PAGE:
Formula 1, the Unrivalled Global Advertisement for Big Data Analytics

“F1 is a battle between the world’s best drivers, but it’s also a battle of some of the world’s most innovative engineers,” says AWS .
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The recent surge in global interest in Formula 1 or F1 can largely be attributed to the success of the Netflix documentary ‘Drive to Survive’—a multi-season, behind-the-scenes of the world’s biggest racing championship. Considering the platform’s reach, it would be tough to argue otherwise. However, this renewed fascination for the sport is also telling of a larger, global interest in technology and its impact on everyday life since we are yet to witness another sport embrace new technology as wholly as F1 in its evolution. 

As one of the fastest-growing tech economies in the world, India, too, has witnessed a similar revival of interest for F1. According to F1 Motorsport, India currently ranks fifth among global audiences for F1 races, with nearly 32 million followers. 

Ahead of the 2022 season, Tata Communications announced the renewal of its partnership with Formula 1 as the Official Broadcast Connectivity Provider. The company provided global end-to-end managed network services for video contribution, which included the transfer of more than 100 video feeds and over 250 audio channels (equivalent to an estimated 500 terabytes of video and data per event travelling through the ultra-fast network) at every single race on the calendar. Spanning across five continents, Tata’s technology delivered full season broadcasts to over 500 million audiences globally. It further helped F1 shift live data analysis and video production from each circuit to a centralised Remote Operations Centre, thereby enabling a 34% reduction in the sport’s travelling freight since 2020.

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Why Formula 1?

Like all races, Formula 1 is essentially about speed. Whether an F1 car wins or loses ultimately depends on how long it can stay in the lead and how well the team is able to leverage machine learning, data analytics, edge computing, and data science. Through partnerships with tech giants like AMD, Cognizant, Dell and Oracle, these teams leverage big data analytics to simulate, analyse and enhance their cars’ performance on the track. Numerous sensors—on the vehicle and the driver—track and transmit data continuously to drive real-time decision-making and simultaneously provide teams with personalised perspectives on future performance.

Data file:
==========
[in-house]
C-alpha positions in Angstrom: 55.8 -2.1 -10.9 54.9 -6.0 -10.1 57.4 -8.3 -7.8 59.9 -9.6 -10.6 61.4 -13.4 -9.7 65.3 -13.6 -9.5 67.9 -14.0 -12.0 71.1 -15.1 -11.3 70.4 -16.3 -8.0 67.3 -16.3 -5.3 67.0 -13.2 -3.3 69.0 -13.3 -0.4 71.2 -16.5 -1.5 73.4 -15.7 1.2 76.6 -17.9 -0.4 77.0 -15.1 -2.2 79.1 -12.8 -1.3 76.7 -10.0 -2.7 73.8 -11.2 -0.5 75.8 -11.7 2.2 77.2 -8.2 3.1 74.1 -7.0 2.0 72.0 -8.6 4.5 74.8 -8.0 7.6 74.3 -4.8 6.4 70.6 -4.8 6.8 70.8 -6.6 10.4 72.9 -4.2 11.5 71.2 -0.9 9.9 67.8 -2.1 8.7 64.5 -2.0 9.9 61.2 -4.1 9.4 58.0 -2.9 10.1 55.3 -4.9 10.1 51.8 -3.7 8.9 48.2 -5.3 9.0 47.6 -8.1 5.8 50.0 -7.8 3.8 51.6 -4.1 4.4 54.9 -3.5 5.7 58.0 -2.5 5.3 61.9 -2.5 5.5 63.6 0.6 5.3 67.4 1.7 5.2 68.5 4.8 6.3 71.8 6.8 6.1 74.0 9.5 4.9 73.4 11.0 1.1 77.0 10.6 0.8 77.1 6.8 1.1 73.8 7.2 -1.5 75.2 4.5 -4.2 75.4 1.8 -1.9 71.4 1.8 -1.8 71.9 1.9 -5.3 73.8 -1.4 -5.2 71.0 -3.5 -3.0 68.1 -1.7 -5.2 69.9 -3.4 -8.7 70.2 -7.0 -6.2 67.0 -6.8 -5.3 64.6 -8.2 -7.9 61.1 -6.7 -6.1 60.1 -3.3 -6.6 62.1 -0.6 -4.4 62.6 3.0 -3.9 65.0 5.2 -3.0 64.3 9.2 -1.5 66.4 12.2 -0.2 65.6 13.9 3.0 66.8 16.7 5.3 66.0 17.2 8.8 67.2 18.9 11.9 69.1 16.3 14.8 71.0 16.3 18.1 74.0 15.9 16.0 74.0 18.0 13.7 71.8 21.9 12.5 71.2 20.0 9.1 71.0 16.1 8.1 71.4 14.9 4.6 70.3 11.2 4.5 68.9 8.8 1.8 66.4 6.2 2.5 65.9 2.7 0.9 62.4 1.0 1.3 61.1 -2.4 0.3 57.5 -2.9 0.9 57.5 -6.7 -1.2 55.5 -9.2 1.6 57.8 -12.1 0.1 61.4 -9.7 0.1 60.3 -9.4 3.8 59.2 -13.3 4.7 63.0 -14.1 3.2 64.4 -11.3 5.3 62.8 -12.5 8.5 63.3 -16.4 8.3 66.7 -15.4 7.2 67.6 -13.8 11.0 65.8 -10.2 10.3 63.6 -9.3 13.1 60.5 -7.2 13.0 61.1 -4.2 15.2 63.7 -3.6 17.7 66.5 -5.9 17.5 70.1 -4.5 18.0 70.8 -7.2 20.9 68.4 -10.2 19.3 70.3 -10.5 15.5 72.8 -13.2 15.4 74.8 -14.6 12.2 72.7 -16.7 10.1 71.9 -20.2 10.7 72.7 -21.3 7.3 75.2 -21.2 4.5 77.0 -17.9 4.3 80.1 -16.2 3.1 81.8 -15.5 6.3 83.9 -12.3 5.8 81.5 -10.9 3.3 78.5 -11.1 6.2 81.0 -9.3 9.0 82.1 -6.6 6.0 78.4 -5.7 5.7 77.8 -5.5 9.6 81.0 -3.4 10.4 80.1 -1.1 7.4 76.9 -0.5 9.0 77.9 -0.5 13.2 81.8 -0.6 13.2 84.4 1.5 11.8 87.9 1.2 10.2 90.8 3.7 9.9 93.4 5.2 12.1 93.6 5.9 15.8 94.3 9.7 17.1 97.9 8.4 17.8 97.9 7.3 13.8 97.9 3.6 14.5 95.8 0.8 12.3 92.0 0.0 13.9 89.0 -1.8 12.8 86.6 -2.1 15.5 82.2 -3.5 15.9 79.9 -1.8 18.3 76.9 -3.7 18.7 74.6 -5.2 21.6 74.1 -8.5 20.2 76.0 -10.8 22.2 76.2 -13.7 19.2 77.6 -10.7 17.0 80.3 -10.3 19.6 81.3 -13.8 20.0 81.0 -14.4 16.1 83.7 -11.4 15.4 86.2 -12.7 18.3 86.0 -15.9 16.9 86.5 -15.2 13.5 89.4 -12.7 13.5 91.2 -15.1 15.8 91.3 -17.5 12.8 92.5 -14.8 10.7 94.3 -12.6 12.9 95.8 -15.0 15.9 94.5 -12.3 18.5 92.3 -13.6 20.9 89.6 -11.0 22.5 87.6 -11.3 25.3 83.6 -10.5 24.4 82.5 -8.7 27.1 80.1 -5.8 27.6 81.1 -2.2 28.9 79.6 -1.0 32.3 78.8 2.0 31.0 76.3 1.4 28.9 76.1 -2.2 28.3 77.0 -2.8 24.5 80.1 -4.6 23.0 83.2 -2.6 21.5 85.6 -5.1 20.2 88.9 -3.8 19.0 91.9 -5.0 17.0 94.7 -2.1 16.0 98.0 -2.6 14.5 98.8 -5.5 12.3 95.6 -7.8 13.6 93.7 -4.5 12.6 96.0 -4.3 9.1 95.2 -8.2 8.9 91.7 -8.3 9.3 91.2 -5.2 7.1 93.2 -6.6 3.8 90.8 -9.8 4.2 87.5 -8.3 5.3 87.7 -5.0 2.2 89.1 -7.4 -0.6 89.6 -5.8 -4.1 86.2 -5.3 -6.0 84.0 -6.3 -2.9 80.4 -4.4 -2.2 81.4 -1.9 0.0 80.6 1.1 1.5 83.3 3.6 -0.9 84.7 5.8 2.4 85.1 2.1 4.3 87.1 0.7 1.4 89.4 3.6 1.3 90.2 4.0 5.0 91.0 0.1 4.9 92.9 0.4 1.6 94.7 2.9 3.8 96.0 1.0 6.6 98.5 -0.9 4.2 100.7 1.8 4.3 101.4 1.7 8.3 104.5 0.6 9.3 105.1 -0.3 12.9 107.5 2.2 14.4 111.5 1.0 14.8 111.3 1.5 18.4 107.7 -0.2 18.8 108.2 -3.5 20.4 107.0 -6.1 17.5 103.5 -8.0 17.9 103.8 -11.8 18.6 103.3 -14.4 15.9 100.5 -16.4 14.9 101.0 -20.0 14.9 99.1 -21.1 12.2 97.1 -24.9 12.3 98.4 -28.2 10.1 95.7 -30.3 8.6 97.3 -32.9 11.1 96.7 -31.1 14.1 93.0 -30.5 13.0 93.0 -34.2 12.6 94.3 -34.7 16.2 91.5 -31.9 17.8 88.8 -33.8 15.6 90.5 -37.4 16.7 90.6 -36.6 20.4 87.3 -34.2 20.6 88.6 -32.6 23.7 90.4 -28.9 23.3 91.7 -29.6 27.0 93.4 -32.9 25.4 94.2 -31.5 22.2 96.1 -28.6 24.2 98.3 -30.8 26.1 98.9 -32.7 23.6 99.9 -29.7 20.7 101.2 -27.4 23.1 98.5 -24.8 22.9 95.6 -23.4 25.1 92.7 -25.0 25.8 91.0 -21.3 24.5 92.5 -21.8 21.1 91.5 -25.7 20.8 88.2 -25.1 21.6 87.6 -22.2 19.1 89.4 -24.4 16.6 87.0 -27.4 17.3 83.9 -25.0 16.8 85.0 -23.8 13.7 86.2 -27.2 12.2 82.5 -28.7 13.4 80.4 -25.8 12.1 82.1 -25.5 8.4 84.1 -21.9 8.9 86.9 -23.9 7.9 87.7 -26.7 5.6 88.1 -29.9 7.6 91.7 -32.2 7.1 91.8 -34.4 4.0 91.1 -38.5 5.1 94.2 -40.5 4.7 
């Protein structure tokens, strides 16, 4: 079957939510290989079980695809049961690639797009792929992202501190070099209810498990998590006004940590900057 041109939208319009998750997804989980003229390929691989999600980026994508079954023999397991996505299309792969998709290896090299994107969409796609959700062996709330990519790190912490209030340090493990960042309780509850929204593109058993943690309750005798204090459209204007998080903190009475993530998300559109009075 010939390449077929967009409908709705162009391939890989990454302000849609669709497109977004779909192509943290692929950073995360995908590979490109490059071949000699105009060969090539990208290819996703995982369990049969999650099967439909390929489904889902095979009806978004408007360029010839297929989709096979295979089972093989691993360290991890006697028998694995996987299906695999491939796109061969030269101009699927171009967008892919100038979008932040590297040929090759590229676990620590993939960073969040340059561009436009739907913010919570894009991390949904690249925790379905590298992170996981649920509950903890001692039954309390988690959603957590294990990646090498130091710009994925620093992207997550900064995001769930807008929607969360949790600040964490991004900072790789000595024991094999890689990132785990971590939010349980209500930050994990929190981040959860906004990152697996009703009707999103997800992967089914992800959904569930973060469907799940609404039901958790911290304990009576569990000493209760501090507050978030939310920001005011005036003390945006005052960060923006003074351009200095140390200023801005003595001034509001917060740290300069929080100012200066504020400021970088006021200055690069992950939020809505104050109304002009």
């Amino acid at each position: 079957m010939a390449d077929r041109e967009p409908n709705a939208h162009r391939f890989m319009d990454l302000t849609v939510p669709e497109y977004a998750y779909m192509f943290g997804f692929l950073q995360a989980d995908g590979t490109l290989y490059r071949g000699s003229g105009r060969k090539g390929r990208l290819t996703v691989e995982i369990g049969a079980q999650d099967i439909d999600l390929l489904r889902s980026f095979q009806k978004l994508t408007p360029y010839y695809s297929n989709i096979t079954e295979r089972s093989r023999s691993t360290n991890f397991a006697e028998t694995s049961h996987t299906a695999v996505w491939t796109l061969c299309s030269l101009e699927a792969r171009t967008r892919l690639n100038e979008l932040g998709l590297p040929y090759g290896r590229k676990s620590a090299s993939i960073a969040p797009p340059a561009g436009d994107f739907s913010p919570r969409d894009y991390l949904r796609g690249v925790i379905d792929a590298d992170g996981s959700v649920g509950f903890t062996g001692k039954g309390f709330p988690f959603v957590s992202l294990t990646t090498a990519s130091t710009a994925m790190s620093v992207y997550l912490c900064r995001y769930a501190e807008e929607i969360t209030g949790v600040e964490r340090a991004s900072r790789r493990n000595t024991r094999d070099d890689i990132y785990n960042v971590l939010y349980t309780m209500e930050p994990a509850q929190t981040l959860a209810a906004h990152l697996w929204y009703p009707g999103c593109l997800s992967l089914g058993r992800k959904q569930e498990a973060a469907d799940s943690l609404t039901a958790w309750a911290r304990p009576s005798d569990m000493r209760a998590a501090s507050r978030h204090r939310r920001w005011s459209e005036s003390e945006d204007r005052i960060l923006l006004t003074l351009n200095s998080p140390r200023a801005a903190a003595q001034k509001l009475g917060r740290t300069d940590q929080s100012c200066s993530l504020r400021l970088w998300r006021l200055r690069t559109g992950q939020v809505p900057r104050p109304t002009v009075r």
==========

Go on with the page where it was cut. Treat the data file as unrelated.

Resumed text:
(Source: Mapfre Analytics)

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Each team, with two cars on track for every race, reportedly produces 11.8 billion data points in the course of one season. This data, once collected and analysed, dictates every aspect— from race strategy to future upgrades. It is therefore understandable that technology such as big data analytics, cloud computing, predictive analytics and prescriptive intelligence drive strategic business decisions in F1 and also why the sport has garnered such investment from big tech firms like AWS and others. 

But, there is more to these collaborations than meets the eye.

From ‘data war’ springs ‘data advertisement’

“F1 is a battle between the world’s best drivers, but it’s also a battle of some of the world’s most innovative engineers,” said Rachel Thornton, AWS vice president, worldwide marketing. 

In early 2021, IT services giant Cognizant announced their multi-year partnership with the Aston Martin F1 team which was returning to the sport after 60 years. Aside from tech-centric aspects, the company claimed that their sponsorship was also about global reach, visibility and customer activation. According to company officials, Cognizant too witnessed higher retention and recruitment as a result of that partnership.

Meanwhile, Dell Technologies announced the continuation of their multi-year partnership with the McLaren Formula 1 team in 2021 with the aim to drive technological innovation along with brand engagement—reporting a 50% boost in engagement among our key audiences. 

Likewise, when AMD announced their partnership with the Mercedes-AMG Petronas F1 team in 2020, their strategy focused keenly on brand association along with establishing that their technology powers Mercedes’ F1 car in order to attract customer preference. 

AWS, the official cloud service and machine learning provider for Formula 1 since 2018,  similarly stated that their partnership with the sport has helped showcase the business impact of the cloud on a global scale. AWS’ technology enables Formula 1 to improve the way it utilises data for its business and, through their partnership, communicates this impact to business leaders and customers alike, especially when they experience the sport through a variety of channels including onsite Grand Prix races.  

While all these collaborations have worked out seemingly well in the light of F1’s newfound popularity, the larger concern is whether a similar brand engagement and client activation would occur in markets like India, where interest in F1 is still gaining its footing. 

Indian Grand Prix – a dream away

While the announcement of the Tata–F1 partnership earlier this year sparked speculations around whether an Indian Grand Prix could happen in the near future, the return of F1 seems unlikely as of now. According to Former Indian F1 driver, Karun Chandhok, it depends entirely on the funding initiatives of the government for the sport to make a comeback in India. 

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The Deep Learning Curve is a technology-based podcast hosted by Vijayalakshmi Anandan - Video Presenter and Podcaster at Analytics India Magazine. This podcast is the narrator's journey of curiosity and discovery in the world of technology.

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